On India’s Independence Day
Hello lovelies! I know it’s been a really long time since I posted here. I have no excuses, but all I can say is that I’ve been upto a lot of craziness. For one example, see this video of a Bollywood flash mob I participated in :D. (I’m the girl in the sunglasses who falls shortly into the video… wann wannn…)
I will not be posting about food today, but I have a personal little bit to share about today, which is India’s 67th Independence day.
It’s strange how I feel on India’s Independence day today. As a kid, it was the prospect of hot jalebis and a longer morning prayer at school with the national anthem and a flag hoisting ceremony. Then we got to go home! In college, it didn’t mean anything at all. The daily routine of classes, long Mumbai commutes, the frustrations of the city and the general ignorance toward how the country was changing, didn’t make the day significant at all. When I started working, media opinion every Aug 15th reminded me how much progress the country had really made. And how much it hadn’t. NDTV journos waxed lyrical about the corruption, the lack of basic amenities for a significant chunk of the population, and the religious tensions. I absorbed it, understood it, but didn’t know how to react or what to do with that information.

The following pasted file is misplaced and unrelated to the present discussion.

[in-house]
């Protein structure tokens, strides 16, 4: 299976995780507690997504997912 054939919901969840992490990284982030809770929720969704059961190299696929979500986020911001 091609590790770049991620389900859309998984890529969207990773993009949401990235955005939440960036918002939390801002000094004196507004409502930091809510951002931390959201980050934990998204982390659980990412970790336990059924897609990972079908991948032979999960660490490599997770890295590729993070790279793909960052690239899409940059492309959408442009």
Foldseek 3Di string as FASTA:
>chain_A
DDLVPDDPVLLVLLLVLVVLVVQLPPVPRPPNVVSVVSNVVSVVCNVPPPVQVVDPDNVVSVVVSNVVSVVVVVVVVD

Now, as an immigrant in the US, the patriotism weakly sparks back on August 15. Being in an environment where I have adapted to the local culture and ways of going about my life, including even the way I talk, it’s the one day I get to thump my chest and proudly feel “Indian”. It’s the day I celebrate my identity and my roots. Indian is who I am and always will be no matter how much I adapt to the country I’m in.
But I also think about the violence and rampant disrespect against women in India. I think about the politician that reportedly played a role in killing thousands of innocent civilians in Gujarat, rallying to make it to Prime Minister. I read about the economic growth. The infrastructure boom. The innovations in technology and automobiles. And all the leaps we’ve made in being a world leader in consulting and offshore technology services.
Sitting here, India is like a dream to me. It feels like this comforting, loving place I can go to and feel ‘myself’. I feel like I know her, and then I don’t know her at all. But I know it’s a place that is the only place I can call home. Day to day, as I go through my struggles and joys of dealing with life, work and relationships in a foreign country, I forget where I’m from. Sometimes, it feels, I’m just another outsider trying to adjust to life here. Today is a reminder to me of who I really am and what I stand for. I wouldn’t call it patriotism. It’s a yearning for home that is very hard to describe.